Tears, prayers and support across the diocese for war-torn Ukraine

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BRIGHTON BEACH — As tanks crossed the Ukrainian border and Russian missiles bombarded major cities, Catholic faithful in parishes across the Diocese of Brooklyn held prayer masses for the Ukrainian people last weekend to offer hope and support for the war-ravaged nation of Europe.

All the gatherings were common to Ukrainian Catholics, looking exhausted, watery-eyed from lack of sleep, constant crying, or both.

Emergency Masses with fervent prayers for Ukraine were held, the first being Thursday, at St. Brendan’s Catholic Church in Midwood. The congregation included people from the Ukrainian Catholic Church (Eastern Rite) and the Roman Catholic Church. Although their customs differed, they all spoke the same language – Ukrainian – as they offered songs and prayers.

A second emergency Mass was held Saturday evening at Guardian Angel Parish in Brighton Beach, attended by Bishop Robert Brennan and Auxiliary Bishop Witold Mroziewski, both of the Diocese of Brooklyn.

Before Mass, Bishop Brennan walked down the center aisle, quietly greeting those seated in the pews. He addressed the assembly at the end of the mass.

“You know,” he said, “Bishop Witold and I wanted to be here tonight in a very special way because what you are doing tonight is what we Catholics do in times of tribulation. We gather to pray, we offer our hearts to God, we ask for his protection over Ukraine.

“My heart breaks with your hearts. But we are filled with that same sense of hope that comes to us because of Jesus Christ who faced evil squarely in the eye.

“Jesus will always triumph over evil. Jesus will bring healing to our hearts.

The celebrant was Father Sergiy Emanuel, pastor of the Guardian Angel and coordinator of ministry to Russian and Ukrainian immigrants for the diocese. The parish usually celebrates mass in Ukrainian on the first Saturday of the month.

Saturday’s concelebrants were Eastern Rite Priests Father Ivan Tyhovych and Archpriest Roman Malyarchuk, Parish Administrator of the Nativity of the Blessed Virgin Mary Mission.

The Ukrainian Catholic Church is in full communion with the Roman Catholic Church. Father Emanuel and Archpriest Roman Malyarchuk celebrated Emergency Mass Thursday at St. Brendan’s, where the Eastern Rite Parish has Sunday Mass.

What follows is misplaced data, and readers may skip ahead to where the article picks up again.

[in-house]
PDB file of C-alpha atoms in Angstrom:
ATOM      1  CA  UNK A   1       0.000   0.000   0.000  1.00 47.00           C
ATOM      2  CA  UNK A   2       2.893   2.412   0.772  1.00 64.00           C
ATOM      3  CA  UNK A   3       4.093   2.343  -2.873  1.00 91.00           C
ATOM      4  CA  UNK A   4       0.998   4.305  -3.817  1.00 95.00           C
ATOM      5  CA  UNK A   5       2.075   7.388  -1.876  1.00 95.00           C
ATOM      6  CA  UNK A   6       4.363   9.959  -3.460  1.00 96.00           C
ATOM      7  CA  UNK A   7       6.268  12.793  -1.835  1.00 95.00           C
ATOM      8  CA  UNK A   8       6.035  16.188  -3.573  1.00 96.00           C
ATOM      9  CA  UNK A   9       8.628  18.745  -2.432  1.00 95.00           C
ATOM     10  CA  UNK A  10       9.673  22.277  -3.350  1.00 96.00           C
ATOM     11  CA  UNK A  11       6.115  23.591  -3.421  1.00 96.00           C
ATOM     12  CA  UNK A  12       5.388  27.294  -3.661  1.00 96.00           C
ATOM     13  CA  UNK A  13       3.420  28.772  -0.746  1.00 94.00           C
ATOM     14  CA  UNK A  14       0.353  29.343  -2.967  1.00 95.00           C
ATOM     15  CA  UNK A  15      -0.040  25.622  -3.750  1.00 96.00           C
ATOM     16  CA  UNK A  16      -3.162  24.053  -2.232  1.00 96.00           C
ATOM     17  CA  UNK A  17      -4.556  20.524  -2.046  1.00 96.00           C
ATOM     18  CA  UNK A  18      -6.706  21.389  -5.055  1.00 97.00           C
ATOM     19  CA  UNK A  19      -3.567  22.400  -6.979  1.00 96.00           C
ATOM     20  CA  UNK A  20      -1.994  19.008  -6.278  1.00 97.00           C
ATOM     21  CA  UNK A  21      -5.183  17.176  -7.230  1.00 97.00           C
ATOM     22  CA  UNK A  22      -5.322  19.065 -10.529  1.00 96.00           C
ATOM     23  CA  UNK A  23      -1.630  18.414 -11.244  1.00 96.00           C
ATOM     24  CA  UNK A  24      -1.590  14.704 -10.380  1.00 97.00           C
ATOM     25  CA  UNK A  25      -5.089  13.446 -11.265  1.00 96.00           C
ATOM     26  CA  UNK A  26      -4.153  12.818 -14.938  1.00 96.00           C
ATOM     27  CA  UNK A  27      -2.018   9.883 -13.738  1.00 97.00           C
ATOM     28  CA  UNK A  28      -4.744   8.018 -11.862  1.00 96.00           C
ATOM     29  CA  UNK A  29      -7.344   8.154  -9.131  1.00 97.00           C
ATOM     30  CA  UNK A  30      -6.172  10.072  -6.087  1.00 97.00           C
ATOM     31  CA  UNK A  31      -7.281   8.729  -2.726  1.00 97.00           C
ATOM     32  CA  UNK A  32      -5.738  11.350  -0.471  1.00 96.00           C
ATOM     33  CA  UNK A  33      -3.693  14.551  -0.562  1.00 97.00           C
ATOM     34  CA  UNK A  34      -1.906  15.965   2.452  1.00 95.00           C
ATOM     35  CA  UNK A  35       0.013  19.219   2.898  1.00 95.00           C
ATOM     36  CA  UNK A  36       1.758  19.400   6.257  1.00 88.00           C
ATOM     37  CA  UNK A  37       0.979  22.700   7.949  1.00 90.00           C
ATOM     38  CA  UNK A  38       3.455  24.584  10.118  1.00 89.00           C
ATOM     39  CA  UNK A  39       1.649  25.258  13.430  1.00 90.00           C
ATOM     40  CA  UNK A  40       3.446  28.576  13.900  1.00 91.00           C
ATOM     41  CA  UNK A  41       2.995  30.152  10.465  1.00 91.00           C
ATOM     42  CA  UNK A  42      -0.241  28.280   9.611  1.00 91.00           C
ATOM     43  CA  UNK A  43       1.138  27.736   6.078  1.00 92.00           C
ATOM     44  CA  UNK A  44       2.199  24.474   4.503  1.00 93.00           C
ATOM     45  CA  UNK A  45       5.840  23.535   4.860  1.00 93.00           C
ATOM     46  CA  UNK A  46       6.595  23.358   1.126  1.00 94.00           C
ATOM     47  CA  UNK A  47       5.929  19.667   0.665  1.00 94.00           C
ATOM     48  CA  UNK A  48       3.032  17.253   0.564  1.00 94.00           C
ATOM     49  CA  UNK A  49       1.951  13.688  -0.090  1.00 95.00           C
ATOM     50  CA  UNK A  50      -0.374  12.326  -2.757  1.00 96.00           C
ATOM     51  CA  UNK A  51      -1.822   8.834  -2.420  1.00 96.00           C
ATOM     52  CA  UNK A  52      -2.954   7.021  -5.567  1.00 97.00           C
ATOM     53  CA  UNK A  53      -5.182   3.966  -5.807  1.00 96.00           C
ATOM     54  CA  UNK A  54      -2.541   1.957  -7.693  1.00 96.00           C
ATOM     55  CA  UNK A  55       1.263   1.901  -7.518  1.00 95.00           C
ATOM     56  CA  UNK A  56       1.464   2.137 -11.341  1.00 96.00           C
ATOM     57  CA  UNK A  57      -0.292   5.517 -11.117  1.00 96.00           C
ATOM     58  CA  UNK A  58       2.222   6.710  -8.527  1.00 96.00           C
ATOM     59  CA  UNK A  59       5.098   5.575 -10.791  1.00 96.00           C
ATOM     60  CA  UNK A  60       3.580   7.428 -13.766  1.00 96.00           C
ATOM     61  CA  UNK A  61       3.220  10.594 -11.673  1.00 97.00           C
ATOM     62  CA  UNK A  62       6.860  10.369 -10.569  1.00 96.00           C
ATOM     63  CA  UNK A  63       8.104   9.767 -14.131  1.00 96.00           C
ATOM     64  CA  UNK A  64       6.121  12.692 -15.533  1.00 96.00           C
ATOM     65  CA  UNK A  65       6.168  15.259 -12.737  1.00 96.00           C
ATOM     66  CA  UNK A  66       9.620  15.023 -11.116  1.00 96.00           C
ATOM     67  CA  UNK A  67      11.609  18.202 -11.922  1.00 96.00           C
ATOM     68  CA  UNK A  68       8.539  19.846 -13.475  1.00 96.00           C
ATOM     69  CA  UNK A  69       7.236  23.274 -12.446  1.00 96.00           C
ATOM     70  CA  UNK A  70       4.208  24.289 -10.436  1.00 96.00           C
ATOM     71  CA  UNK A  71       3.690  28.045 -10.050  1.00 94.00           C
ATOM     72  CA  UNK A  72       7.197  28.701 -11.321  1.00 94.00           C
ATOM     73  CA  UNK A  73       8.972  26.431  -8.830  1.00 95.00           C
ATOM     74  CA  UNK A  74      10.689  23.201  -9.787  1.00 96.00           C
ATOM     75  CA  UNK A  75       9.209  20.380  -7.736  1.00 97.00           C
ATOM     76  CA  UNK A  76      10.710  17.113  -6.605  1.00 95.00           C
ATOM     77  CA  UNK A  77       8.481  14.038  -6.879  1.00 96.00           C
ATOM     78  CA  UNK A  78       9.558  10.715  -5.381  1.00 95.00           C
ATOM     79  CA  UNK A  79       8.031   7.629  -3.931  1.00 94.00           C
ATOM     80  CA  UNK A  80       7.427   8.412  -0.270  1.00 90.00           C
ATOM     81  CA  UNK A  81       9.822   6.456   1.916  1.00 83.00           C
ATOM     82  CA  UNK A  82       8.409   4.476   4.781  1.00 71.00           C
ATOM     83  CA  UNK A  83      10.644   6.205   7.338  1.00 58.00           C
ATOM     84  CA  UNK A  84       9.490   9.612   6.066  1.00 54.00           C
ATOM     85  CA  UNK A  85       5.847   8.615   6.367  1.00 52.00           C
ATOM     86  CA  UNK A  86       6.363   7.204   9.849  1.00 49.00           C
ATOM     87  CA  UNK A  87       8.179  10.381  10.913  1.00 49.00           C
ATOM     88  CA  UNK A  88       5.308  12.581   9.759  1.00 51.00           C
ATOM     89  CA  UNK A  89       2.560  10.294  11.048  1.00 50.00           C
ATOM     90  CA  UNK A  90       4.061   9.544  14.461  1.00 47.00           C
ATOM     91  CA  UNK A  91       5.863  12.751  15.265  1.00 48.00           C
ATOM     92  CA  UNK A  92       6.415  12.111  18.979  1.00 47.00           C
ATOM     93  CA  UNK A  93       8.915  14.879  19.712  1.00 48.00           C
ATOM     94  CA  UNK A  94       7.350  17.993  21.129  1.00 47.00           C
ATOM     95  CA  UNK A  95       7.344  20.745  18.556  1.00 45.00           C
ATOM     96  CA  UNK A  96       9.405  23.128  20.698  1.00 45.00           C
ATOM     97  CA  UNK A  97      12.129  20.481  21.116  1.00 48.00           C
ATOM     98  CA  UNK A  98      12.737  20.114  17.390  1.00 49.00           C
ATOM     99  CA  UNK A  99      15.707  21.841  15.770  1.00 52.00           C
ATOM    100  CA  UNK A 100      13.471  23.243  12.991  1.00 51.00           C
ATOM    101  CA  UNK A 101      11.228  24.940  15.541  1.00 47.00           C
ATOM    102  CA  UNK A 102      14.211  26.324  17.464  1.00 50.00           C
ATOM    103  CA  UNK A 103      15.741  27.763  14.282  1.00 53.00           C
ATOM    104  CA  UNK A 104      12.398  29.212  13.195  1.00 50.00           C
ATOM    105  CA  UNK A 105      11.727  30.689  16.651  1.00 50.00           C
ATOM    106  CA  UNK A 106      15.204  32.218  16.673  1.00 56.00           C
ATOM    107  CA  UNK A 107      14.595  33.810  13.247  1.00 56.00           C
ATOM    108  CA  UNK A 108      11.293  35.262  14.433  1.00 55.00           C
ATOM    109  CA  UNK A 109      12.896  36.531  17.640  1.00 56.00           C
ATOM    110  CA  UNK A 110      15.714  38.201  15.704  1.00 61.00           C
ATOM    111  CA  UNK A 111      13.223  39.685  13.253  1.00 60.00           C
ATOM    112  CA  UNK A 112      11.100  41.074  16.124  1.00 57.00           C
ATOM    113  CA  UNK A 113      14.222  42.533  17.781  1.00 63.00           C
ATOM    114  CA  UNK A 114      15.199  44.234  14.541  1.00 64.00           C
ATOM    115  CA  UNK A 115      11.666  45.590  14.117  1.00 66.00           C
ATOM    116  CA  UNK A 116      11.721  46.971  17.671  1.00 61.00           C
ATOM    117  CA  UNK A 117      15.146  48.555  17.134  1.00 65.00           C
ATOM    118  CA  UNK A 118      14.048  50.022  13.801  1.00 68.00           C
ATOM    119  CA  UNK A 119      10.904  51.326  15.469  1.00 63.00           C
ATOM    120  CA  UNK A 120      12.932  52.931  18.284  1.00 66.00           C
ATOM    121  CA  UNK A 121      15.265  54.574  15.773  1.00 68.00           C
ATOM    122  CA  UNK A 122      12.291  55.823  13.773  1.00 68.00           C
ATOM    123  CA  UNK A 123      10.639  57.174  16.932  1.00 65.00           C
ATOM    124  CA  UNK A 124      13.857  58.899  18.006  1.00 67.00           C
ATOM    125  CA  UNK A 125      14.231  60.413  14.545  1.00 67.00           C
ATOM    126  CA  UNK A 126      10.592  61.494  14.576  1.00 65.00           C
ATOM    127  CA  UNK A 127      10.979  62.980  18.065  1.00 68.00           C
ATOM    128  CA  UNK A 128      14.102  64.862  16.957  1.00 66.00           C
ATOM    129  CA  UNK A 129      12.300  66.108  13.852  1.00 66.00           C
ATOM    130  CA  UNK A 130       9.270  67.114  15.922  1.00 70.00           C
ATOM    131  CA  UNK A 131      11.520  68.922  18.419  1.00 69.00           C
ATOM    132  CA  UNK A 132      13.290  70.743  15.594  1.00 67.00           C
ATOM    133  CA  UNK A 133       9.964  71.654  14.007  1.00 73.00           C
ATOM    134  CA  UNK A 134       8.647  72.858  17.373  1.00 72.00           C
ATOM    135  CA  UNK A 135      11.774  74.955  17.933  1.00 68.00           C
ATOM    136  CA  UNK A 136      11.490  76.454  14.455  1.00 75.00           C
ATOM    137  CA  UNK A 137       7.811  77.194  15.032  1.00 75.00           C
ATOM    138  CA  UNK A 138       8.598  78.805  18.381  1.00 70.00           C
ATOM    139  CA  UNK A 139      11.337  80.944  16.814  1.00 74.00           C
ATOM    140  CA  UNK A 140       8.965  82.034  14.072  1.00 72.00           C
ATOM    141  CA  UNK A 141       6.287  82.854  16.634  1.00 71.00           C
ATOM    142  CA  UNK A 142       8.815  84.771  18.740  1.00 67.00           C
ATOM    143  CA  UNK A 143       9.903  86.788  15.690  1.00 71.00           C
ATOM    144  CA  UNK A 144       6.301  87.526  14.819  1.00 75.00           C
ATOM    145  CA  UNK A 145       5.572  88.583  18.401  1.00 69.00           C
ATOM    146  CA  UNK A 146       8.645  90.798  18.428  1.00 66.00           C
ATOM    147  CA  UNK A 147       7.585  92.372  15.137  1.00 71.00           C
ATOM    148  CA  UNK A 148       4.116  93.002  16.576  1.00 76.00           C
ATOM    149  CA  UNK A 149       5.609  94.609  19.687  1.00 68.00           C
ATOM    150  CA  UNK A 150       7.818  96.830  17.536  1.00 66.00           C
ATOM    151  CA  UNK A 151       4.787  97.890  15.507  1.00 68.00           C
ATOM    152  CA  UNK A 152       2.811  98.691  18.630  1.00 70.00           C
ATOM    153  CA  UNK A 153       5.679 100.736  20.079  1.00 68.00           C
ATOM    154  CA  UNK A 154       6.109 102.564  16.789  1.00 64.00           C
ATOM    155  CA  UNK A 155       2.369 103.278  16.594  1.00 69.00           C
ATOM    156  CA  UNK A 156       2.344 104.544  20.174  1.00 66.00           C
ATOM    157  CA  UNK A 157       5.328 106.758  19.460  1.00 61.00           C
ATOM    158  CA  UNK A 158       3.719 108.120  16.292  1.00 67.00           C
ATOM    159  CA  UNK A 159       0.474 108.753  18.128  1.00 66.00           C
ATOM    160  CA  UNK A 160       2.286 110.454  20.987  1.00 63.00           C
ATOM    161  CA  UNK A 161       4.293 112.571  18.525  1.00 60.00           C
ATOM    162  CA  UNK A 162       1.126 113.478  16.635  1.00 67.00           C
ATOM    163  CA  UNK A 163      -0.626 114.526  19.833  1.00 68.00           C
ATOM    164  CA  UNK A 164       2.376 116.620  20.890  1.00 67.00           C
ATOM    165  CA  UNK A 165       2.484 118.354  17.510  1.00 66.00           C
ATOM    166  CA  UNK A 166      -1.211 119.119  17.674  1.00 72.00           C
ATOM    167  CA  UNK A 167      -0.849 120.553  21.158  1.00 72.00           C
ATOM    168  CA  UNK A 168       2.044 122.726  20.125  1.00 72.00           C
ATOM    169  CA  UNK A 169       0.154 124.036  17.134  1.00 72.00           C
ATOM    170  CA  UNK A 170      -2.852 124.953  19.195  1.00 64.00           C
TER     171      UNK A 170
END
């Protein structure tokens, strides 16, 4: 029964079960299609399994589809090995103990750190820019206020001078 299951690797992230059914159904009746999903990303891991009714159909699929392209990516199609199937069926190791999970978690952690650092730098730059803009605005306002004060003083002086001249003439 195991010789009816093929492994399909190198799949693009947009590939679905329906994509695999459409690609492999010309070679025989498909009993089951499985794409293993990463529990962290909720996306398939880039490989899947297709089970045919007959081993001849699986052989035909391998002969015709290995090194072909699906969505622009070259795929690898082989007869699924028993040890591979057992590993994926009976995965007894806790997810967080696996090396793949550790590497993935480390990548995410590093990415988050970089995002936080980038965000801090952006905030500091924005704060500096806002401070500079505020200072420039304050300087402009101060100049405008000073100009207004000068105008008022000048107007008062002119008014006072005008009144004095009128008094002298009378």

Bishop Brennan also engaged people after Mass on Saturday evening, including Snizhana Romaniuk, who came to the United States from Ukraine five years ago. She is an Eastern Rite Catholic, but she went to Guardian Angel on Saturday because she knew there would be a prayer for Ukraine. She said Bishop Brennan’s words reassured her.

“I have family in Ukraine, on the west side,” she said on the verge of tears. “My mother, my father, my grandmother, my grandfather, my uncle – everyone. I’m from a small village, so it’s pretty safe now, but of course they’re in danger. Every time I see the news, I call them.

“They try to be strong. They have no other choice. »

Guardian Angel parish member Olena Rogalska attended Mass with her husband, Marco, and their baby girl, Veronica. She and her husband both have family in Ukraine.

Rogalska urged everyone to pray for their homeland and join in protests like the Lithuanian Procession in Williamsburg on Sunday. She said such activity is in stark contrast to 2014, when Russia invaded parts of Ukraine and annexed the Crimean peninsula.

“The whole world is supporting us now,” she said. “And the whole world understands what is happening now. In 2014, no one believed us. They were like, ‘What are you talking about?’

“But you have more information now. It’s important because a lot of people, a lot of soldiers – boys, really – are dying.

“A shared history of oppression”

On Sunday, Father Tyhovych celebrated regular Sunday Mass at his parish, Holy Ghost Ukrainian Catholic Church in Williamsburg. He said they would later welcome visitors – Lithuanian Catholics from Mount Carmel-Annunciation Parish, a few blocks away on North 5th Street.

Father Tyhovych said that the Lithuanians came with some diplomats. They wanted to visit their Eastern Rite Church, also on North 5th Street, to show solidarity with their Ukrainian neighbors.